Defense Secretary Chuck Hagel said the intelligence community believes the Syrian government has used chemical weapons against its people.
The intelligence community, Hagel said, has determined with “varying degrees of confidence” that Syrian President Bashar Assad’s forces have used the nerve agent sarin against civilians and forces fighting to remove Assad from power.
Any use of chemical weapons, Hagel said, would violate standards of warfare.
Just two days ago, Hagel disagreed with the Israeli assessment. Now, he says they’re right. This is a significant shift. In August 2012 President Obama called any Syrian use of chemical weapons a “red line” that would demand a US response. But any direct US response could have dire consequences, as Syria’s chief ally is Russia. Russia has reportedly been providing the Syrian regime with military aid, as has Iran.
Update: The White House is walking Hagel’s comments back a bit.
The U.S. intelligence community assesses with varying degrees of confidence that the Syrian regime used chemical weapons on a small scale, the White House said on Thursday, adding however that such assessments were not enough and that “credible and corroborated” facts were needed.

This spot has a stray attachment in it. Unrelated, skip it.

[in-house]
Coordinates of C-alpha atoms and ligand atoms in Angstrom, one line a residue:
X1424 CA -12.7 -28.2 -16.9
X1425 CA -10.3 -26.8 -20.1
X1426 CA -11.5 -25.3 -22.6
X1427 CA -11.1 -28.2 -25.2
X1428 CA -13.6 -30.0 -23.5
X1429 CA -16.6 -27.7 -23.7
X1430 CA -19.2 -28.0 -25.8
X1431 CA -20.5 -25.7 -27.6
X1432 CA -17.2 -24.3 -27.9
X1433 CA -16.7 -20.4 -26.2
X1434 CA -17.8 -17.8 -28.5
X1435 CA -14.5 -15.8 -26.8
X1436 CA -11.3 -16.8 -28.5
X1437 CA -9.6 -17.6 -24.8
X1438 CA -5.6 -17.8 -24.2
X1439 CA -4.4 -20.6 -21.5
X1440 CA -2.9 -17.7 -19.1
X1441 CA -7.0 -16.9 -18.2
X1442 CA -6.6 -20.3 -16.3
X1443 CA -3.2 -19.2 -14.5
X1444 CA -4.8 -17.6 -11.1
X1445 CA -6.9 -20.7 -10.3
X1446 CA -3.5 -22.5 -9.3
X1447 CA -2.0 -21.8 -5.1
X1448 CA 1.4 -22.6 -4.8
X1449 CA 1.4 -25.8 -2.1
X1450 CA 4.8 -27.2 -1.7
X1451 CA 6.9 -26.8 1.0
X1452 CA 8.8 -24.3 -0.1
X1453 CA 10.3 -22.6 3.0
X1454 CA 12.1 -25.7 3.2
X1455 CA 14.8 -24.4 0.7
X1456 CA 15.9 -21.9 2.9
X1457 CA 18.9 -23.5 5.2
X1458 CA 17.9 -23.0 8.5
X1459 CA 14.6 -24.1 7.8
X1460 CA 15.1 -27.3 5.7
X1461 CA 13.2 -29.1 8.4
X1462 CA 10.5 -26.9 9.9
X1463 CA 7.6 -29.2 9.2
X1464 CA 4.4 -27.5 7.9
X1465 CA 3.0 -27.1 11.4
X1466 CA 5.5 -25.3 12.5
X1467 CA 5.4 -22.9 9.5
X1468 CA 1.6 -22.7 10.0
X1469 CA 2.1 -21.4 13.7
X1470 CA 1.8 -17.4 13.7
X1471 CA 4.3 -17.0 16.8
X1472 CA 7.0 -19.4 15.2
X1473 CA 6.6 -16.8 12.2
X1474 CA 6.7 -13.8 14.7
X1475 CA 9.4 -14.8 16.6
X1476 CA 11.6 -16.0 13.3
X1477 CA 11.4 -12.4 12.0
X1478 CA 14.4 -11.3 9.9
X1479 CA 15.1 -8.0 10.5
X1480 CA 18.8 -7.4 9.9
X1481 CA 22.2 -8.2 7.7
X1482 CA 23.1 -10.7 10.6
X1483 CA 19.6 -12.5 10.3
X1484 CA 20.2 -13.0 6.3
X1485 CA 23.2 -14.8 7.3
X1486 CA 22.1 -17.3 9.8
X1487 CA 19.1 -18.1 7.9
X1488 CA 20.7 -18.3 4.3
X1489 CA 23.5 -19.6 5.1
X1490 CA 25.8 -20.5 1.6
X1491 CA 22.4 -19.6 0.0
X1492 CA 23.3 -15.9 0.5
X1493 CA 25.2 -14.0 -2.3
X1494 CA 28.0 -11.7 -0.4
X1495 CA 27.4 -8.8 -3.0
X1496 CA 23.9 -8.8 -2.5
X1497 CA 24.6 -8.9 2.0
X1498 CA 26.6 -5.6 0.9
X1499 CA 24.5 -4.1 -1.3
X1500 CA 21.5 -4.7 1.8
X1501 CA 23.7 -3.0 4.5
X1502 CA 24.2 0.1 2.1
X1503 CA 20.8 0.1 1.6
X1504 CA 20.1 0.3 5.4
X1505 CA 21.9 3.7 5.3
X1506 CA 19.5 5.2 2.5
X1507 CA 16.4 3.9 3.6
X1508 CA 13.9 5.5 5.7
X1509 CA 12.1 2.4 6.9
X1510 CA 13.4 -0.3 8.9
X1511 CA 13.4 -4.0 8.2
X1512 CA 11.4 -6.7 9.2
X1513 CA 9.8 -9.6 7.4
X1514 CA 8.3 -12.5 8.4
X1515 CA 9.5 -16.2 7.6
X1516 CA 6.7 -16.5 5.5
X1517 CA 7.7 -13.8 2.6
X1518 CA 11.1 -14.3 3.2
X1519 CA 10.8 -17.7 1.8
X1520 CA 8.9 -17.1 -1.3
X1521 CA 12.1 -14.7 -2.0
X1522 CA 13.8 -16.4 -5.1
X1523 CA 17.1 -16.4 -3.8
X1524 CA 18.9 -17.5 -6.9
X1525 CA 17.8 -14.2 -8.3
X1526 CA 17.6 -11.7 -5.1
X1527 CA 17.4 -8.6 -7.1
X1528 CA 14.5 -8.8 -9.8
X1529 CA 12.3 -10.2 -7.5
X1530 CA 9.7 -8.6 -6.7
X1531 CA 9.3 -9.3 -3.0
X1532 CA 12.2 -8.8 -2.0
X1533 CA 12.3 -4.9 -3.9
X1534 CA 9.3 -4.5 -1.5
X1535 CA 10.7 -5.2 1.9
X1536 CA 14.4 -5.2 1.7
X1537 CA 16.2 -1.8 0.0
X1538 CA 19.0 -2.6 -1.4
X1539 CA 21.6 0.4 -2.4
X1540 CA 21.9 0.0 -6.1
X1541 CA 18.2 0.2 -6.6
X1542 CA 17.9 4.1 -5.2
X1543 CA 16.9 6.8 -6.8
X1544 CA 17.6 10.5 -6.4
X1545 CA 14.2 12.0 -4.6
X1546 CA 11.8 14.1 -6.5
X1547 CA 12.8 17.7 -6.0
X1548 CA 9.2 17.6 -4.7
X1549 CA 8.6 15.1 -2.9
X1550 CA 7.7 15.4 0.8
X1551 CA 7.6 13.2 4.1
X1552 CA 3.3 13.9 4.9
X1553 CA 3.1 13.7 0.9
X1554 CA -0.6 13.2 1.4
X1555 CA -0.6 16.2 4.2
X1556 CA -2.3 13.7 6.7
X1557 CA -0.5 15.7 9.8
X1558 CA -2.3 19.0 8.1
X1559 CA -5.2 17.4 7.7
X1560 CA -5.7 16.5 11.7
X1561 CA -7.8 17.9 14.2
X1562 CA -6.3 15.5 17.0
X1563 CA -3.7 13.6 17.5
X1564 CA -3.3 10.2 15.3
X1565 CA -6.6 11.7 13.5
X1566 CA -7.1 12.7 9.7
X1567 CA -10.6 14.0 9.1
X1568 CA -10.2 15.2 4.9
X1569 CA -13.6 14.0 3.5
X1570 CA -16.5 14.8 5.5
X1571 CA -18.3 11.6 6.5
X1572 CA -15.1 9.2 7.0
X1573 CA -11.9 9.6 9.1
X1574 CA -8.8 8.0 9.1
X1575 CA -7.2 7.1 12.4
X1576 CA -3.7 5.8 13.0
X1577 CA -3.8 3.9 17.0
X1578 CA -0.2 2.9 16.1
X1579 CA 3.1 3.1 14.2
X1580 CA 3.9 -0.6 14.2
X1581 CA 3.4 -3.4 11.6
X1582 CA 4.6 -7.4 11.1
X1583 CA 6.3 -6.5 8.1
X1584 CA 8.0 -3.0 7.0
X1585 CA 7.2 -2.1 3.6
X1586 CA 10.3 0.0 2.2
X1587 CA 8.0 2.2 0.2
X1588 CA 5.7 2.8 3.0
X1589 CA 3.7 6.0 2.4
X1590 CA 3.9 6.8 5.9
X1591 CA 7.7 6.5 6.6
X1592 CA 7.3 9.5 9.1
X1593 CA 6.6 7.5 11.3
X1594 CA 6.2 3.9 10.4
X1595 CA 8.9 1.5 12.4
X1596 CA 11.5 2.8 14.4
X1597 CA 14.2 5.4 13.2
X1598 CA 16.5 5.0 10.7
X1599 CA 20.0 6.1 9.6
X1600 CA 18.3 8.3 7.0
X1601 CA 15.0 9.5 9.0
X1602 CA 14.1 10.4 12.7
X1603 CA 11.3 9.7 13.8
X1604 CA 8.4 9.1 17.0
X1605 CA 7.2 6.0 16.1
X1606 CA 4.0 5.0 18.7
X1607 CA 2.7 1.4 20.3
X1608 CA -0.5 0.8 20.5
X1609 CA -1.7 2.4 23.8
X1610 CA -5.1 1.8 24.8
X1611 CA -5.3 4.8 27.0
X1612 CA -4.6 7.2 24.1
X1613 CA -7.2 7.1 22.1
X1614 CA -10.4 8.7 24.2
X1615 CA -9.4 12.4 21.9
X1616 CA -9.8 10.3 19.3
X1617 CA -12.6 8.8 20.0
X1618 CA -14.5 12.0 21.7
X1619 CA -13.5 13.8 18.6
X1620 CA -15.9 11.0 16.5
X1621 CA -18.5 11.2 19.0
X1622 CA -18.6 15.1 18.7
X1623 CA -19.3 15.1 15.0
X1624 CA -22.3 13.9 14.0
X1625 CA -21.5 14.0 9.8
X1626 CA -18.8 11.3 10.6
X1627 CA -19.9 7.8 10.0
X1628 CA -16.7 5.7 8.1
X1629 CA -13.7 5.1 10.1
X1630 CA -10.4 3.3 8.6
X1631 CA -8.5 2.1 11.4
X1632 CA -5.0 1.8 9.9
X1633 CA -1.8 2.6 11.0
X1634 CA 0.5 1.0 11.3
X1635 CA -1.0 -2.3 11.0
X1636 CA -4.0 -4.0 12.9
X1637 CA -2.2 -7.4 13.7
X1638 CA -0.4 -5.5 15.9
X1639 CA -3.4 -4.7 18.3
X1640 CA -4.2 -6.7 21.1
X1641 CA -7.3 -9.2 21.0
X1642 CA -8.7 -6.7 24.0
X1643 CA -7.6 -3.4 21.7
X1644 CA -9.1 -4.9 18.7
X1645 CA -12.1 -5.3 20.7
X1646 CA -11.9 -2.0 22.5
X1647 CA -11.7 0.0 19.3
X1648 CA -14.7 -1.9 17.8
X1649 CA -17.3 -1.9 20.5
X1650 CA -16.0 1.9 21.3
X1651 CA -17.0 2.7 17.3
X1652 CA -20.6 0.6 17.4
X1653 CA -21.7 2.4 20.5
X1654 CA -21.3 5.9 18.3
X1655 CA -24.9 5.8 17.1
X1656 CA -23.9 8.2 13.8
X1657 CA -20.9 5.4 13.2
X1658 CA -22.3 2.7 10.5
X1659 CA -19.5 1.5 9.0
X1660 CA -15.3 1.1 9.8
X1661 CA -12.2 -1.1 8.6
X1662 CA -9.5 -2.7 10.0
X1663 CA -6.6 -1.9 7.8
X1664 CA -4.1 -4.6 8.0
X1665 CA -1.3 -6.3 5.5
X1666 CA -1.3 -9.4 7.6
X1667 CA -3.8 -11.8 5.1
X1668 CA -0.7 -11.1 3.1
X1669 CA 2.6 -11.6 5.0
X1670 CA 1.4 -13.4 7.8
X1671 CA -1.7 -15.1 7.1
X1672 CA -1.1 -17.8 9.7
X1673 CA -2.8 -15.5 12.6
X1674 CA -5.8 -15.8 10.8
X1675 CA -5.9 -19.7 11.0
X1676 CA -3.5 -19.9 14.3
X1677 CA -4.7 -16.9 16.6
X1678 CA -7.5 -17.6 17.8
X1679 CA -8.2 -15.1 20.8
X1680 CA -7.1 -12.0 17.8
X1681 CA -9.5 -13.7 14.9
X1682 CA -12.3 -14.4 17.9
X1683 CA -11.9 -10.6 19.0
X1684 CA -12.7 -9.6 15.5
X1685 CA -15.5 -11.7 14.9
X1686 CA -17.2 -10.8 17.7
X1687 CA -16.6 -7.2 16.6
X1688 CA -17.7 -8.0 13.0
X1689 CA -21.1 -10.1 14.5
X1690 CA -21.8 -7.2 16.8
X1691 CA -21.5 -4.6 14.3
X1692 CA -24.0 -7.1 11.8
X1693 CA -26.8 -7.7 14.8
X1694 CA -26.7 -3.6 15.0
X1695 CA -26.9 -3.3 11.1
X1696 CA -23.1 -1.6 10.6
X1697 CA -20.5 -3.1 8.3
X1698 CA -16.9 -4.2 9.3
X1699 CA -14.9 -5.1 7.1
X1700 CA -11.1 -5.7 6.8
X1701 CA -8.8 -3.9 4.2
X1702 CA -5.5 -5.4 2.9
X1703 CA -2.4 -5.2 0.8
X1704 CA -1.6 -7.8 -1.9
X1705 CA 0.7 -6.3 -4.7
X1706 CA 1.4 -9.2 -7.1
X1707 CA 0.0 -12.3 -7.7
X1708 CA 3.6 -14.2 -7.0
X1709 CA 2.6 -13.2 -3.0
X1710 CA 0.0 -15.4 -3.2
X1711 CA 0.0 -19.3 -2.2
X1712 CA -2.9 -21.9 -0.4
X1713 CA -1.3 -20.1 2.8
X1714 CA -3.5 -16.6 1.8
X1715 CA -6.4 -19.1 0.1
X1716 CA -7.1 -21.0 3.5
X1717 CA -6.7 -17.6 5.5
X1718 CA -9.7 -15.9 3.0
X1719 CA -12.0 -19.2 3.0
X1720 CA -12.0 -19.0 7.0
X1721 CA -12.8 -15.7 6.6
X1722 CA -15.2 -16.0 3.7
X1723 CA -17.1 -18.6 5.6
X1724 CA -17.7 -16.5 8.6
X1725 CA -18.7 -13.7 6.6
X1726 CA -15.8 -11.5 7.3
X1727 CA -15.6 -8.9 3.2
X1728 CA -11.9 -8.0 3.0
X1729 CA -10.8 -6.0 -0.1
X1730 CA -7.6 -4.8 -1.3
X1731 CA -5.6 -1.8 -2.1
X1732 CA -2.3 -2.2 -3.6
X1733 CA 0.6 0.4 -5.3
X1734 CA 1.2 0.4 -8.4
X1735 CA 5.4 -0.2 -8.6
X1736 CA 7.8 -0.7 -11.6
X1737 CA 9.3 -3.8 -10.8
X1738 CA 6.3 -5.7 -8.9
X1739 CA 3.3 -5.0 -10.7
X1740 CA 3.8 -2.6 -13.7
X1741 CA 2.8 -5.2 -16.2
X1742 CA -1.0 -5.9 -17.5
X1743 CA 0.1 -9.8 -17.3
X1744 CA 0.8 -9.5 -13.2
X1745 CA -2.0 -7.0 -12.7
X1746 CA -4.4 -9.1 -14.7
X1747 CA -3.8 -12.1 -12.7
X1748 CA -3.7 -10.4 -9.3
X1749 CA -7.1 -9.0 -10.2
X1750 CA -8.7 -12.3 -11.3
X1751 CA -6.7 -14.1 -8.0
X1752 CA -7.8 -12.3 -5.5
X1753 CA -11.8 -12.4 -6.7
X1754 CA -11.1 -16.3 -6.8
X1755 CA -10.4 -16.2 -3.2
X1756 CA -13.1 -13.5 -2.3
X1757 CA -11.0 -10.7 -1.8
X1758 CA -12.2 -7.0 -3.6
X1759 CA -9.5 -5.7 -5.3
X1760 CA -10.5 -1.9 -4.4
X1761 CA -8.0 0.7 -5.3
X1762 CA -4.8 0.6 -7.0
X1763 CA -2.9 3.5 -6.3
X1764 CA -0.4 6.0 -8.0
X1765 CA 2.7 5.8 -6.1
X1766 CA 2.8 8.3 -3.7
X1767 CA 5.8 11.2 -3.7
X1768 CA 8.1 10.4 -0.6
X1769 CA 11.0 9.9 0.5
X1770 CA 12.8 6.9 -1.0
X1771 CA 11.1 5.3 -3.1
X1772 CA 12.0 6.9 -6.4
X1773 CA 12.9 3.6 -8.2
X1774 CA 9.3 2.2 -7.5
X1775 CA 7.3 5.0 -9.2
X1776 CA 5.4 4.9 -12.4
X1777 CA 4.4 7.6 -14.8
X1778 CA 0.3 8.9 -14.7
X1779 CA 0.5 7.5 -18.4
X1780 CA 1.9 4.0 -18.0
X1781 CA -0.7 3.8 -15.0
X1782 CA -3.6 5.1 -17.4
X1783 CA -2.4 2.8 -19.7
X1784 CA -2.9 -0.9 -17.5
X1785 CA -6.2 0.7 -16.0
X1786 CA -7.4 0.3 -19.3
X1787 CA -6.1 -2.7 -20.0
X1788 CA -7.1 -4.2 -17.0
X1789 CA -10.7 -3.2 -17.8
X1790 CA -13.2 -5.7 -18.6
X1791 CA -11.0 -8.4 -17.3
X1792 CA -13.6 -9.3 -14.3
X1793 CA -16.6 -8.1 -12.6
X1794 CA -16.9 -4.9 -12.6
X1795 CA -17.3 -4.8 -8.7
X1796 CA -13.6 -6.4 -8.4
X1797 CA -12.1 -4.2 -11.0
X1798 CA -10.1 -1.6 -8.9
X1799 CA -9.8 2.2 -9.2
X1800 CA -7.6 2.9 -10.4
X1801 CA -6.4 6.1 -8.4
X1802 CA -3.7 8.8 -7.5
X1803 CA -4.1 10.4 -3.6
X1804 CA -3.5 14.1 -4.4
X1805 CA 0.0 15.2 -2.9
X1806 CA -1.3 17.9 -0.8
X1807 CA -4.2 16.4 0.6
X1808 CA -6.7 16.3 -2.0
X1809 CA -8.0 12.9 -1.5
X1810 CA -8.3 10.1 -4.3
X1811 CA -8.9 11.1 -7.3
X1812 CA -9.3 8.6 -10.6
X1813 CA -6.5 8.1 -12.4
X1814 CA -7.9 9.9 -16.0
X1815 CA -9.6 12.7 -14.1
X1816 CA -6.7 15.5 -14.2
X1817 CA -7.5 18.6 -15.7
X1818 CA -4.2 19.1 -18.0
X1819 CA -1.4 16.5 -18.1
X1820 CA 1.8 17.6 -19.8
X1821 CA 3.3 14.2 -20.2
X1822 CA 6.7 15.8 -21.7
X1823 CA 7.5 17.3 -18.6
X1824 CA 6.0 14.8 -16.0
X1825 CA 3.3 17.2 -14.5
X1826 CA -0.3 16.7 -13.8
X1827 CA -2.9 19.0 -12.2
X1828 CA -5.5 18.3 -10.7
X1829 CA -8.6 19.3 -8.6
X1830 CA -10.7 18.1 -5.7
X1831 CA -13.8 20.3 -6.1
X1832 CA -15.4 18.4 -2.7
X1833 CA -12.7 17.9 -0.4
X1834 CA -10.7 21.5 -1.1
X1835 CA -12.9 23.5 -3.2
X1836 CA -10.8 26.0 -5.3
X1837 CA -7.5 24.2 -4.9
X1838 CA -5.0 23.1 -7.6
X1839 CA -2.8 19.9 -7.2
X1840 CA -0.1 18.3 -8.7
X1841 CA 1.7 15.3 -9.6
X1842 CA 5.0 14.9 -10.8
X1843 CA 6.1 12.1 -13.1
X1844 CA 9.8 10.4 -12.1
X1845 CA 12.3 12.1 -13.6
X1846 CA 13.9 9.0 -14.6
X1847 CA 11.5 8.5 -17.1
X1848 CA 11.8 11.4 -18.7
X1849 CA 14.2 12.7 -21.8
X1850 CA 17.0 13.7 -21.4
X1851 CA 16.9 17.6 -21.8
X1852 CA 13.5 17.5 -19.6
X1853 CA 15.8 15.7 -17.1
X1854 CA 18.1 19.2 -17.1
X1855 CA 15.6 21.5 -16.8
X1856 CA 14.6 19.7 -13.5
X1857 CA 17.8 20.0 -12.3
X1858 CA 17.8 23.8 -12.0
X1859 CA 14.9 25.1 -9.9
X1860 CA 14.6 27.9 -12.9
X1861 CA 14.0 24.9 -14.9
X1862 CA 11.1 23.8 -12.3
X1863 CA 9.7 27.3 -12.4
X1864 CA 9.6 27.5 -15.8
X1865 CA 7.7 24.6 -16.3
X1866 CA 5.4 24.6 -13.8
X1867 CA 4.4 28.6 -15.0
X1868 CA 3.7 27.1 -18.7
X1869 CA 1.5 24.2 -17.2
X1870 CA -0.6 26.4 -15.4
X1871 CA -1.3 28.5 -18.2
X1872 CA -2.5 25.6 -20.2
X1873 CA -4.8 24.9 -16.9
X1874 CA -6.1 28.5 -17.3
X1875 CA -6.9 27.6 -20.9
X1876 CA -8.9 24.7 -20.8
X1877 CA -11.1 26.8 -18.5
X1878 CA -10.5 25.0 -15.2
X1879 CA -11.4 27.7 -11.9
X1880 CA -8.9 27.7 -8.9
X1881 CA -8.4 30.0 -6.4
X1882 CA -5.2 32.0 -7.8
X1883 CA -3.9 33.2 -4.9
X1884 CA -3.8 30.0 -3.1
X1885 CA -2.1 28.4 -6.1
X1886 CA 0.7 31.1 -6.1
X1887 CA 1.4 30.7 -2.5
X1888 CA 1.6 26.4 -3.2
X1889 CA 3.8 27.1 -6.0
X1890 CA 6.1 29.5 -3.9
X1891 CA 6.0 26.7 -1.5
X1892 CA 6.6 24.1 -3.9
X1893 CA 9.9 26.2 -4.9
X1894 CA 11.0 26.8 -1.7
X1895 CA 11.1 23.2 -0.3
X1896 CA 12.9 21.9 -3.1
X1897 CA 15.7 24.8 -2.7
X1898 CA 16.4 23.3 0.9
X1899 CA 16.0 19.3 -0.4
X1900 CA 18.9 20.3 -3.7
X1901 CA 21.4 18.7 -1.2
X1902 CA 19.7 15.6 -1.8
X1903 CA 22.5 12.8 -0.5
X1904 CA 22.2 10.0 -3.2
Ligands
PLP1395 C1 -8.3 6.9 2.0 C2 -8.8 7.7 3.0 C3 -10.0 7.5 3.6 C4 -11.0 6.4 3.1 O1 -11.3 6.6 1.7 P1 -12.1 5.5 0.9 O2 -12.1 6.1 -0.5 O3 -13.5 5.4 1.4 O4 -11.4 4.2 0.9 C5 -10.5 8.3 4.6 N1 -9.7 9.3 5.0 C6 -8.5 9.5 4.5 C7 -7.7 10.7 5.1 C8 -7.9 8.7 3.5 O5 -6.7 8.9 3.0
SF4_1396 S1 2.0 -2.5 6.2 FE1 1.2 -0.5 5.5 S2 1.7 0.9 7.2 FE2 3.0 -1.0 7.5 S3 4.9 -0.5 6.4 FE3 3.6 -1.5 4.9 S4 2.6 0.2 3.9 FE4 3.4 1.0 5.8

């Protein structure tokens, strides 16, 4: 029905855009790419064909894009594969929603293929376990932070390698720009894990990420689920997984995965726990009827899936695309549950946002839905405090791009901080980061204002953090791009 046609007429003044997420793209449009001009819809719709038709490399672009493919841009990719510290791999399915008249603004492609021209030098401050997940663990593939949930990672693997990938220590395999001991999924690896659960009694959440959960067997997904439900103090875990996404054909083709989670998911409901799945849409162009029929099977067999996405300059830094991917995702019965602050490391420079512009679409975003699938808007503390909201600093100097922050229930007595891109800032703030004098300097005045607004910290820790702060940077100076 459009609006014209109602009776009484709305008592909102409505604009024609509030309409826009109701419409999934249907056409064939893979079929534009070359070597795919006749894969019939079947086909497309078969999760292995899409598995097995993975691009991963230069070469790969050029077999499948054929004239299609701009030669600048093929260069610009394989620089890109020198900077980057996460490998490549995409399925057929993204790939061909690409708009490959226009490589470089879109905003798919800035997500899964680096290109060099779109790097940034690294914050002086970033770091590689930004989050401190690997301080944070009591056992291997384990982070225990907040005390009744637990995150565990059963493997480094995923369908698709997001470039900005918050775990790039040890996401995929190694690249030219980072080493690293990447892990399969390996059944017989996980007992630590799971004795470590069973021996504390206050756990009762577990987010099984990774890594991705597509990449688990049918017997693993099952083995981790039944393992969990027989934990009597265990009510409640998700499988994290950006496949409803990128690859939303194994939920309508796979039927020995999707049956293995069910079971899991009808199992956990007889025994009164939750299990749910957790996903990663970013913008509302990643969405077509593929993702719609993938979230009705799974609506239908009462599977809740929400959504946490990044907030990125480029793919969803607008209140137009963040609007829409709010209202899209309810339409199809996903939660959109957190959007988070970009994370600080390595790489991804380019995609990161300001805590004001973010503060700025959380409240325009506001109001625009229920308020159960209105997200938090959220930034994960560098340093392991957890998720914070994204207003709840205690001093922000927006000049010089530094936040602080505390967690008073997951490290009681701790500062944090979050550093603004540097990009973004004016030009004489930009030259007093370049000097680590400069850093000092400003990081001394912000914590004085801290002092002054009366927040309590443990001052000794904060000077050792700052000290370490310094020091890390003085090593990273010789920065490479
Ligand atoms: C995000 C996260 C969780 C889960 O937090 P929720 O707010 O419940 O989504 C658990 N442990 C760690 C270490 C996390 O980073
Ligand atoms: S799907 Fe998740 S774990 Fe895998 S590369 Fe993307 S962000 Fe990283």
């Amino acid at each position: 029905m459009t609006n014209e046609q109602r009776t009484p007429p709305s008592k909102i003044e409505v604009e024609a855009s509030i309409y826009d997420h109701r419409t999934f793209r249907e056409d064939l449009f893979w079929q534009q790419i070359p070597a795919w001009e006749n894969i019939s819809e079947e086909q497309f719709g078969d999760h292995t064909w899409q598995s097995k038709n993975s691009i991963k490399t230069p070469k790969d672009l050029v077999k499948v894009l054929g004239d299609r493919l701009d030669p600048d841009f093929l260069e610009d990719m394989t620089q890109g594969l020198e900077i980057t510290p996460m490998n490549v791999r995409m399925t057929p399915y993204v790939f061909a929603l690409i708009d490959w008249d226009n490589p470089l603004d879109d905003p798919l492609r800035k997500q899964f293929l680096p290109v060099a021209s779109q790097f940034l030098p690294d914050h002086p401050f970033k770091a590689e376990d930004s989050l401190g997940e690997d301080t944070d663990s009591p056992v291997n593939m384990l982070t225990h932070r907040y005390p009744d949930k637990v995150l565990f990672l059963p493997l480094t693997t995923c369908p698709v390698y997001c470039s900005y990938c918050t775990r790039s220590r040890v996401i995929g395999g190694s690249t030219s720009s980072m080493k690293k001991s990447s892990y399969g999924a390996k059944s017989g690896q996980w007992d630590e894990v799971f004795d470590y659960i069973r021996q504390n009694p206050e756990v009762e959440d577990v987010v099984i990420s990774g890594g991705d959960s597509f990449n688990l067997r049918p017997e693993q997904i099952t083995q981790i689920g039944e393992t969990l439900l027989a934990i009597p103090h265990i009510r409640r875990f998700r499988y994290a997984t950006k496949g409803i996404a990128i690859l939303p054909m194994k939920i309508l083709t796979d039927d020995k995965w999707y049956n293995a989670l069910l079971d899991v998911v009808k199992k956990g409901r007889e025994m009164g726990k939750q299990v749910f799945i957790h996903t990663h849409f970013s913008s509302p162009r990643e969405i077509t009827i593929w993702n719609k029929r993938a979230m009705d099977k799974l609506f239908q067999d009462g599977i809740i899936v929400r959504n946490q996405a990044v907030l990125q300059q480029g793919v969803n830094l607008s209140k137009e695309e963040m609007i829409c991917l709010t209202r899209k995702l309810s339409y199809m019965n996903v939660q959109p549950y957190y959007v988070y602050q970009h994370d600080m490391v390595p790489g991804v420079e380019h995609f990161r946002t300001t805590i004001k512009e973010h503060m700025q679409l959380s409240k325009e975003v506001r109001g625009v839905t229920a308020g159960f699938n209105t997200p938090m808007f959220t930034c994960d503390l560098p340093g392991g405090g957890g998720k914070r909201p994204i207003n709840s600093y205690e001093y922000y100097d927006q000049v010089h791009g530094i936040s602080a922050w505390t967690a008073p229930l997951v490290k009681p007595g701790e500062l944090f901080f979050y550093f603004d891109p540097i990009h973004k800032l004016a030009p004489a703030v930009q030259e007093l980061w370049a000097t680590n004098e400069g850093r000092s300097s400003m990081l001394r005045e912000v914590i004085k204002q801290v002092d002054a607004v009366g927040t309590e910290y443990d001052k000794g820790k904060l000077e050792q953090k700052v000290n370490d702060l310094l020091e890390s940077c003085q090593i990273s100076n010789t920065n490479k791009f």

“Given the stakes involved, and what we have learned from our own recent experiences, intelligence assessments alone are not sufficient – only credible and corroborated facts that provide us with some degree of certainty will guide our decision-making,” Miguel Rodriguez, White House director of the office of legislative affairs, said in a letter to lawmakers.
Obama’s “red line” comment made little sense at the time he made it. His own record proved that it was an empty threat. As a senator he had opposed the war in Iraq against Saddam Hussein, who had definitely used chemical weapons against his own people. There is no American appetite for war in Syria now on either side. There is no force with which Americans would comfortably side, with the tyrant Assad on one side and al Qaeda on the other. Now the Obama White House is caught between its rhetoric and the facts, whatever they are.